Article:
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Gondwana (also referred to as “Gondwanaland”) was a supercontinent that broke up about 180 million years ago into what we now know as Africa, Australia, Antarctica, South America, the Arabian Peninsula, and the Indian subcontinent.
See the fact file below for more information on the Gondwana or alternatively, you can download our 20-page Gondwana worksheet pack to utilise within the classroom or home environment.
Key Facts & Information
THE FORMATION OF GONDWANA
- Gondwana is thought to have formed about 510 million years ago in a protracted process consisting of various tectonic events, meaning it lasted for a very long time.
- During what is known as the “Carboniferous period”, Gondwana collided with other large masses of land.
- When Gondwana collided with these other land masses, Pangaea (the supercontinent consisting of Gondwana, Laurentia, Baltica, and Siberia) was created.
- Eventually, beginning in the Triassic period and lasting until the Jurassic period, Pangaea broke up; this is when Gondwana and Laurasia were formed, but Gondwana was not exactly the same as it was before Pangaea was formed.
THE BREAKUP OF GONDWANA
- When Gondwana existed, the planet was a lot warmer than it is today; Gondwana was covered with lush rainforest, there was no Antarctic ice sheet, and dinosaurs were still roaming the Earth.
- During the Mesozoic period, the newly formed Gondwana began to break up once again; this time, East Gondwana (which was comprised of Antarctica, Madagascar, India, and Australia) began to separate from Africa.
- South America soon began drifting slowly westward from Africa during the time the South Atlantic Ocean was being opened.
- Meanwhile, in Eastern Gondwana, Madagascar split from India and both moved apart from Australia and Antarctica.
- The breakup of Eastern Gondwana is said to have wiped out nearly
50% of all the species on the planet (mostly dinosaurs) about 65 million years ago.
- Some scientists believe that the breakup of Gondwana was partly due to volcanic and tectonic activity.
- During the Cenozoic period, Australia-New Guinea began to separate and rotate north; meanwhile the India Plate collided with Asia, which formed the Himalayas.
- Tasmania also separated from Antarctica, which allowed ocean currents to flow between them (known as the Antarctic Circumpolar Current).
- An important world climatic event occured when South America was separating from West Antarctica, about 30 million years ago, and resulted in Antarctica being a frigid continent.
- Once South America separated from Antarctica, the Earth’s climate began to cool.
MODERN EFFECTS OF GONDWANA
- Although the Cretaceous-Paleogene extinction event wiped out ¾ of the plant and animal species on Earth (about 65 million years ago, and believed to have been caused by the impact of a massive comet or asteroid), plant evolution was barely affected in Gondwana.
- Today, the Australian continent still moves approximately 1.2 inches north per year.
- The Laurel Forests, which exist in parts of Australia, New Caledonia, and New Zealand, have many species that are related to species of Antarctic flora, and still retain plants that originated in Gondwana.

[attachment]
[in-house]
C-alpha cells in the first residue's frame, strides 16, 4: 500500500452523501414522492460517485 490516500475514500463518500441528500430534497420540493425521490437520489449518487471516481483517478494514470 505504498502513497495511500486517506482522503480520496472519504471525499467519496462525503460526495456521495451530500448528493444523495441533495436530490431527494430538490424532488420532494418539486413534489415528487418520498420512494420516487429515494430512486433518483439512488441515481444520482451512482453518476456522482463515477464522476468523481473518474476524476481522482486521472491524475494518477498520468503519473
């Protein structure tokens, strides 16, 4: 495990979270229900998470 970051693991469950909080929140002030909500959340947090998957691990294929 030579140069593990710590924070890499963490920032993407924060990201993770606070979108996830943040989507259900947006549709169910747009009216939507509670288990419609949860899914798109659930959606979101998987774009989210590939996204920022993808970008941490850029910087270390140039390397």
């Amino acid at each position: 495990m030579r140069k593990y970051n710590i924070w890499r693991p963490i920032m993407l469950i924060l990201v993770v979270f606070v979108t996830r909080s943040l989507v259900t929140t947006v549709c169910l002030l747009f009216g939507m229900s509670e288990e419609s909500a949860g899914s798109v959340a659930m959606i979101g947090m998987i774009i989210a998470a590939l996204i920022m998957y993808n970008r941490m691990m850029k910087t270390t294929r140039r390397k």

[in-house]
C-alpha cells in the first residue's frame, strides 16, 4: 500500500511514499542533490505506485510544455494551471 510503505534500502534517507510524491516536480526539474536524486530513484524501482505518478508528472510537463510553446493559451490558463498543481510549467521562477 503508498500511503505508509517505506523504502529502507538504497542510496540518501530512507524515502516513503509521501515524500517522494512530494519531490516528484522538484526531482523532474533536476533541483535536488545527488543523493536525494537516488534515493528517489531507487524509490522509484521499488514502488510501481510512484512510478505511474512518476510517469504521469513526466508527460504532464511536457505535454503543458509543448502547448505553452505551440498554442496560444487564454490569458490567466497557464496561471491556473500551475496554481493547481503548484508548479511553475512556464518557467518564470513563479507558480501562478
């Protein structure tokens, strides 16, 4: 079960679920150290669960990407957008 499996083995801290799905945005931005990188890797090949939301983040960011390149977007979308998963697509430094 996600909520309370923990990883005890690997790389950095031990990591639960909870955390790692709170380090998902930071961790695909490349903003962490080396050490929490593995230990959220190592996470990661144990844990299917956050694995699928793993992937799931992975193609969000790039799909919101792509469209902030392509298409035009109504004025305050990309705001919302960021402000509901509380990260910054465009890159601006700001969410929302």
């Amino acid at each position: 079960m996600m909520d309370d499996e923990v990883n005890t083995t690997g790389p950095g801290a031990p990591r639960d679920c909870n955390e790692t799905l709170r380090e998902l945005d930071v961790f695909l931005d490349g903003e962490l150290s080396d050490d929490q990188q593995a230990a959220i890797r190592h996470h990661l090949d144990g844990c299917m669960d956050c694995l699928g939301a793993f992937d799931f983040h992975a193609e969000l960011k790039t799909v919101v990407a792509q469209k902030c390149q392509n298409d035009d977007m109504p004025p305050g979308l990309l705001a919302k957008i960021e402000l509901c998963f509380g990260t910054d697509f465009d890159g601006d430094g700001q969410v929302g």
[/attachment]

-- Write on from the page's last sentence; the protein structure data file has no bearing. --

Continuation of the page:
GEOLOGY, PLANT, AND ANIMAL LIFE IN GONDWANA
- Gondwana had a lush, warm, tropical climate, similar to the climate of a tropical rainforest today.
- By the time Gondwana’s final formation occurred, multicellular organisms had primitively evolved; fossils of creatures and segments of insects that resemble modern-day plants and animals were found.
- Dinosaurs roamed around on Gondwana for millions of years, with many lush plants and forests to eat and live in.
- The plant family “Proteaceae” is one that is found in all of the Southern Hemisphere continents and indicates that it has a “Gondwanan distribution”.
- Many extinct primitive plants that grew in Gondwana included the giant club mosses, progymnosperms, and the first large trees to be seen, known as Archaeopteris.
- A vast amount of biodiversity that existed in Gondwana can be witnessed today, particularly in places like Australia and New Zealand, where many of these species are endemic.
- The largest land lizard that has ever lived was called the Megalania, meaning “great roamer”; it was a venomous carnivore that
lived in Australia; only 20% of its bone structure has been discovered so far.
- The little Leaellynasaura was a tiny dinosaur that was herbivorous with a long, thin tail and excellent sight.
This is a fantastic bundle which includes everything you need to know about the Gondwana across 20 in-depth pages. These are ready-to-use Gondwana worksheets that are perfect for teaching students about the Gondwana (also referred to as “Gondwanaland”) which was a supercontinent that broke up about 180 million years ago into what we now know as Africa, Australia, Antarctica, South America, the Arabian Peninsula, and the Indian subcontinent.
Complete List Of Included Worksheets
- Gondwana Facts
- Scientists You Should Know
- Evidence Examination
- Gondwana Wordsearch
- Prehistoric Vocabulary
- Gondwana Crossword
- Artistic Collage
- Opening of the Drake Passage
- Journey to Gondwana
- The Laurel Forests
- Gondwana Acrostic
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Use With Any Curriculum
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